The name Edgardo Bauza might not mean an awful lot to football followers outside South America, but the man known throughout his career as El Patón (Big Foot) has been making a splash in recent times.

One of the finest Argentinian central defenders of the 1980s, the elegant yet temperamental Bauza had a remarkable eye for goal for a defender, scoring 108 times in a career that reached its pinnacle when he was called up to the Albiceleste squad for the 1990 FIFA World Cup Italy™.

His playing days long since behind him, the vastly experienced Bauza is now enjoying great success on the sidelines, having guided Liga Deportiva Universitaria de Quito to the Copa Libertadores de America crown earlier this year.

Five months on from that feat, the first triumph by an Ecuadorian club in South America's premier club competition, the strategist is preparing to lead his side out at the FIFA Club World Cup Japan 2008, a tournament that will be his last in charge of Los Albos.

"There are many people I will need to thank when I leave," says Bauza. "The club and the people of Ecuador have been wonderful to me and there is no doubt that the Club World Cup will be a very special occasion for me."

The Argentinian did not have an easy start to his Liga reign, though, and a series of poor results soon had the fans clamouring for his departure. "I didn't go because Rodrigo Paz (the club president) and I had complete faith in what we were doing," explains Bauza, recalling those difficult days. "The team simply had to show what it could do, and finally the results started to come."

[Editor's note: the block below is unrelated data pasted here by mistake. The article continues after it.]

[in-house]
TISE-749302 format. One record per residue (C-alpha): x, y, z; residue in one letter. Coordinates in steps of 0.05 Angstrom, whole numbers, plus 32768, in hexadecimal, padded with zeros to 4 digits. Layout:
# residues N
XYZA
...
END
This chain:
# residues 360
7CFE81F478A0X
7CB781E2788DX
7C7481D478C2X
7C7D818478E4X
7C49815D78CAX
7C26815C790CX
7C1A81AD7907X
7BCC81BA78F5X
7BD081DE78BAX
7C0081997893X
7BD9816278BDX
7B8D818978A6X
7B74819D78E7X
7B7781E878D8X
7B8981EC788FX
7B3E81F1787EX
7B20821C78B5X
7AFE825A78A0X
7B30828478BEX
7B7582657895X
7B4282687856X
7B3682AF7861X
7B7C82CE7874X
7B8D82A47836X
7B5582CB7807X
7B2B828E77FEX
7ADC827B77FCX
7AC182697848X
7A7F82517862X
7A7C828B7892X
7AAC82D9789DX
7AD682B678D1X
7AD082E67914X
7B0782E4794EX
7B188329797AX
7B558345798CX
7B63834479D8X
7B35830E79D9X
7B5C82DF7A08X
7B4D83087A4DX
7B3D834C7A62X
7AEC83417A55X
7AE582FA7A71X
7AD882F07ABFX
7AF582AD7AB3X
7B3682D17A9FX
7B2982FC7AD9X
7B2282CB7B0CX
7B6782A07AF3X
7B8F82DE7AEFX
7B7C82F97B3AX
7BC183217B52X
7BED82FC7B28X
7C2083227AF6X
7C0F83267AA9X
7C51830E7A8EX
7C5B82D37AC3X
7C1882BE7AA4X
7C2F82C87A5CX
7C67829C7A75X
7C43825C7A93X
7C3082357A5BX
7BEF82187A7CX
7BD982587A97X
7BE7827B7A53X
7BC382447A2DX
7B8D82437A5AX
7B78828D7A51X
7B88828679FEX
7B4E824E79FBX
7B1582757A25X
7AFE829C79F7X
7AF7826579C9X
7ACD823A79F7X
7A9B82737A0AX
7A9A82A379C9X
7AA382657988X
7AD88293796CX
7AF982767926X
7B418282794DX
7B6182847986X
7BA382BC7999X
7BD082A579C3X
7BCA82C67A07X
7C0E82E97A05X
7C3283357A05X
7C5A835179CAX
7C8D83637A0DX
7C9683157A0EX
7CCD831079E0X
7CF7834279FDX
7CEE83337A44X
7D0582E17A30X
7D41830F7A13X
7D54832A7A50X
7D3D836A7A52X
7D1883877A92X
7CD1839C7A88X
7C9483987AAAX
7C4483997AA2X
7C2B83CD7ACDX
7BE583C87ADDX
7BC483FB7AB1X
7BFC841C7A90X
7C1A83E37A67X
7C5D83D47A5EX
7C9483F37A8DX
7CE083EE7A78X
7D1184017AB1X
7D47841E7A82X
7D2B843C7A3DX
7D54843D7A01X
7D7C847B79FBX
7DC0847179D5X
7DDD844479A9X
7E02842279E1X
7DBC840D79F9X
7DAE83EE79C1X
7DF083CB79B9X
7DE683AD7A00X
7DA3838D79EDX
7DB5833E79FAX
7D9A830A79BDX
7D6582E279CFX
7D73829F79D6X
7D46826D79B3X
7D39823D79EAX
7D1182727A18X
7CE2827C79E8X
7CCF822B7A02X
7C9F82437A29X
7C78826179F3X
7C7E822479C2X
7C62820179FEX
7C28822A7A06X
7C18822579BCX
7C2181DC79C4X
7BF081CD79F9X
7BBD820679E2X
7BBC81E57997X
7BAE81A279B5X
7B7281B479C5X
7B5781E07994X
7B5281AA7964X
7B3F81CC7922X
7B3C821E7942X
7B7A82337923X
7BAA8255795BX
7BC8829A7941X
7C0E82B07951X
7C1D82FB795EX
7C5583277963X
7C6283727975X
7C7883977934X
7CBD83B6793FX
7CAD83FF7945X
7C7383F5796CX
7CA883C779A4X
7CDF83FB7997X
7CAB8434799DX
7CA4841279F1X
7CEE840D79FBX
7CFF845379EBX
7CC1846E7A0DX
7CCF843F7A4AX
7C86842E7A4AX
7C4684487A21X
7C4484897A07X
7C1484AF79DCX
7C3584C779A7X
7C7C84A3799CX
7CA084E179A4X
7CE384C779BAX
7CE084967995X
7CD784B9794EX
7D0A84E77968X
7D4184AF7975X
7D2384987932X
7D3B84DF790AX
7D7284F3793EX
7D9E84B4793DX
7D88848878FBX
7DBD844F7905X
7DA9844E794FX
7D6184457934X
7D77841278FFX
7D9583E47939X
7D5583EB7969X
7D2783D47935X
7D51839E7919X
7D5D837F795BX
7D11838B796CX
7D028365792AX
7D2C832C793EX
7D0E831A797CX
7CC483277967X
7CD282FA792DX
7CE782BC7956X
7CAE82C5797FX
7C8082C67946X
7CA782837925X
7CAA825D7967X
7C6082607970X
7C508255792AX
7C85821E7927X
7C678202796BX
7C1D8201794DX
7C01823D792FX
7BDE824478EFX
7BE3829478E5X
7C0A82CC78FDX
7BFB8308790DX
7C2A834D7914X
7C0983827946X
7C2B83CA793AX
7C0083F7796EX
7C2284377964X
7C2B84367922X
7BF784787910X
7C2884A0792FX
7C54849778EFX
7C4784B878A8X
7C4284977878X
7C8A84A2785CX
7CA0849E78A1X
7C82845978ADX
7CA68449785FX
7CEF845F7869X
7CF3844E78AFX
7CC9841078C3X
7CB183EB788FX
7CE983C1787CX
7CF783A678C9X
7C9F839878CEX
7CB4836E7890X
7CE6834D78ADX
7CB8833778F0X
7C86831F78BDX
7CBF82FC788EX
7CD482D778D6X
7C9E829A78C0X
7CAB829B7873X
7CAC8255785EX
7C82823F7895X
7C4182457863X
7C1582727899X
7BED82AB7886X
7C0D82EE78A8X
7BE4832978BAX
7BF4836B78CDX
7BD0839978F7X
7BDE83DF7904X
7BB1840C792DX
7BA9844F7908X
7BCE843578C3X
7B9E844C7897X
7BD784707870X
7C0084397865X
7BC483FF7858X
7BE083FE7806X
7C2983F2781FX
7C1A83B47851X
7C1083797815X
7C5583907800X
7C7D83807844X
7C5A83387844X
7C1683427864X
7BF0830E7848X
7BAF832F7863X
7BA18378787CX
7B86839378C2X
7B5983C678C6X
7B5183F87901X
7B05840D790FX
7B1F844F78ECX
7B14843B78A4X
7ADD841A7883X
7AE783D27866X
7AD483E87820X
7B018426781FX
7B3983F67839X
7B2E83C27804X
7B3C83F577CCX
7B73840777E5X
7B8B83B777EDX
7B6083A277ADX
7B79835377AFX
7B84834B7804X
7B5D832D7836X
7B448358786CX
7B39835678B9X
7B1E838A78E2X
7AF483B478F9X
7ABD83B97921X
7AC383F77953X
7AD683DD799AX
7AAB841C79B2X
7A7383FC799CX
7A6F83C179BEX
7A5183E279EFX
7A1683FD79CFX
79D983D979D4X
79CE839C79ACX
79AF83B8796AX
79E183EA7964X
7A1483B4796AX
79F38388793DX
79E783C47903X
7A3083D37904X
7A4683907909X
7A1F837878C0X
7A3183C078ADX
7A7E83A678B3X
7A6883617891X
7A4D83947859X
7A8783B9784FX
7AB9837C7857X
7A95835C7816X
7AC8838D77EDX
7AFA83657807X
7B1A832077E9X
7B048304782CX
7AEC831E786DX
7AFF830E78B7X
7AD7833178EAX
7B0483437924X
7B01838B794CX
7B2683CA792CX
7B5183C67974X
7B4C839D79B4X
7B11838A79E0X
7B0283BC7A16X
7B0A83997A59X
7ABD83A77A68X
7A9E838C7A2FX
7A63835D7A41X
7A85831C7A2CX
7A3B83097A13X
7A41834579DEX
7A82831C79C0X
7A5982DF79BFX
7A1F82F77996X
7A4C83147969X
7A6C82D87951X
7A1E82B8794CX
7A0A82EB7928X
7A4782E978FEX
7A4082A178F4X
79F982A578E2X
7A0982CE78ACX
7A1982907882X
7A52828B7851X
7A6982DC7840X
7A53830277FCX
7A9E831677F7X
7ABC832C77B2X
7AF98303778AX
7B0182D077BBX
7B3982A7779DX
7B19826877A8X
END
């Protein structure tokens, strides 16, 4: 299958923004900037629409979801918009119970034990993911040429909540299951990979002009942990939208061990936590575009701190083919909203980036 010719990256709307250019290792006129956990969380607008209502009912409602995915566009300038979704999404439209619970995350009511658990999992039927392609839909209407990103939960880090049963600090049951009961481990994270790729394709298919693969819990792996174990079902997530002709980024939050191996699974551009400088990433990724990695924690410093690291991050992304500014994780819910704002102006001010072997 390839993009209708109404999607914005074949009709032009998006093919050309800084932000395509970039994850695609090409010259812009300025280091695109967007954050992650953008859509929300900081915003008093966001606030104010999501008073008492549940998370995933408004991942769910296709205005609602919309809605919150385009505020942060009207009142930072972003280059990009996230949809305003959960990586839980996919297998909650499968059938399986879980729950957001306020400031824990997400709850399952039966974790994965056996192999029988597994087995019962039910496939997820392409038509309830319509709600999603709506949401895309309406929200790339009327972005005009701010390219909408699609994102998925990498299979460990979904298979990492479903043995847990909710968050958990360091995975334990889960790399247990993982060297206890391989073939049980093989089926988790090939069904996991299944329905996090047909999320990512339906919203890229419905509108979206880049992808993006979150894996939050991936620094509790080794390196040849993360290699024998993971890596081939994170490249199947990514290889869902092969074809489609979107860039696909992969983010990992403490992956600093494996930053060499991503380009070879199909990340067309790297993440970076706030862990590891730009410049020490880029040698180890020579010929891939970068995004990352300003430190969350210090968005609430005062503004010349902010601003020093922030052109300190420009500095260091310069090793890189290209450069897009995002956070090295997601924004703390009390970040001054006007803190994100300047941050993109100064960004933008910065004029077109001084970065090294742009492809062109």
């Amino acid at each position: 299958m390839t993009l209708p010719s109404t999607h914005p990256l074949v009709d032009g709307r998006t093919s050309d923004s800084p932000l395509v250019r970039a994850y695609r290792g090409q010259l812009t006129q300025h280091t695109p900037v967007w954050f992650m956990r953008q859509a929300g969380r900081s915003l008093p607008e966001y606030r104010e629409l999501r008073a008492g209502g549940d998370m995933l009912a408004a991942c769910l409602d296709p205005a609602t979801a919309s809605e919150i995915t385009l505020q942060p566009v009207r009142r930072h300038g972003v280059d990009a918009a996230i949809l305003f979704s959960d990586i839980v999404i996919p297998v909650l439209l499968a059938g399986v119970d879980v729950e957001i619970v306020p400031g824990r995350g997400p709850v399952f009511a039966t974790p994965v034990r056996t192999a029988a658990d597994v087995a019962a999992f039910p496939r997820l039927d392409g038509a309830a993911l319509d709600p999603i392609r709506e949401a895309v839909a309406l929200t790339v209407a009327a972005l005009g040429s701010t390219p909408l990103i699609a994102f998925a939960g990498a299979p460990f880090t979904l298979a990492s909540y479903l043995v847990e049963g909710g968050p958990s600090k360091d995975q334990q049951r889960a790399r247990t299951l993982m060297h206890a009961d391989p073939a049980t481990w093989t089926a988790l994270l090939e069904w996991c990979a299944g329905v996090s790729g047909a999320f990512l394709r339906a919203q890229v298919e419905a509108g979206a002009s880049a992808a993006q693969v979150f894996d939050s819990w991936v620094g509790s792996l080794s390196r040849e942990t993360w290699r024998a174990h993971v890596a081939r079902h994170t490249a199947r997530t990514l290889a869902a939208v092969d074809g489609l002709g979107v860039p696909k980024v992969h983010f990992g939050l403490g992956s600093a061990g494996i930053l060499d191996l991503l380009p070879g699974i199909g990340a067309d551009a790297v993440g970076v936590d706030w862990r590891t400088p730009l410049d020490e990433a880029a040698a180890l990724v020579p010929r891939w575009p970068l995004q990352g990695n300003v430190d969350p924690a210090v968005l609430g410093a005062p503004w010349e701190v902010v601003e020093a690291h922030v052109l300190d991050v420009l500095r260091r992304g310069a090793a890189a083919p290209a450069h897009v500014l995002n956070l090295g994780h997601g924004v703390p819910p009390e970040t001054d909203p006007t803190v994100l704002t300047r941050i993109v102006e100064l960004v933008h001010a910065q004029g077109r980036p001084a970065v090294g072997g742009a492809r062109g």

His faith was rewarded when the club claimed the Libertadores following an historic final against Fluminense. It was an achievement that earned them the right to represent South America in Japan, in company with the likes of European champions Manchester United and their CONCACAF counterparts Pachuca.

Ronaldo and Co aside, however, Bauza's main concern is getting his squad fighting fit. "We have a few players injured like Franklin Salas. We're not Manchester, where Wayne Rooney comes off and Carlos Tevez comes on."

Despite his side's injury worries, El Patón remains bullish. "We weren't among the favourites for the Libertadores, but we said that they'd have to kill us to get past us. And it's the same now. We'll be giving our all in every game."

Argentinian spirit
Bauza's reputation in South America is founded on his intense will to win, a desire to beat anyone, anywhere. It is a quality he has managed to infuse in his players.

"It's no coincidence that I chose Norberto Araujo, Damian Manso and Claudio Bieler as the spine of the side," he comments as he prepares for his final few days in the Liga hotseat. "By putting some excellent Ecuadorian players around them we managed to convince ourselves that we could go anywhere we want and beat any team we chose. That kind of spirit is contagious."

"The fact is, though, that I'm very tired now and it might be counterproductive for me to stay on. We've come to the end of an era," concludes Bauza, who will shortly be replaced by the Uruguayan Jorge Fossati, returning to Los Albos for his second stint in charge.

"I've gained so much from this experience," adds the departing Argentinian, "although I'm essentially the same person I was before. I feel just as much of a coach as I always have, but in this job trophies give you strength and a certain stature. Perhaps I didn't learn too much from the Libertadores, but what it did do was show me that the path I chose was the right one. It helped convince me of that."

And Japan 2008 might just convince the rest of the world that coach Bauza is a force to be reckoned with.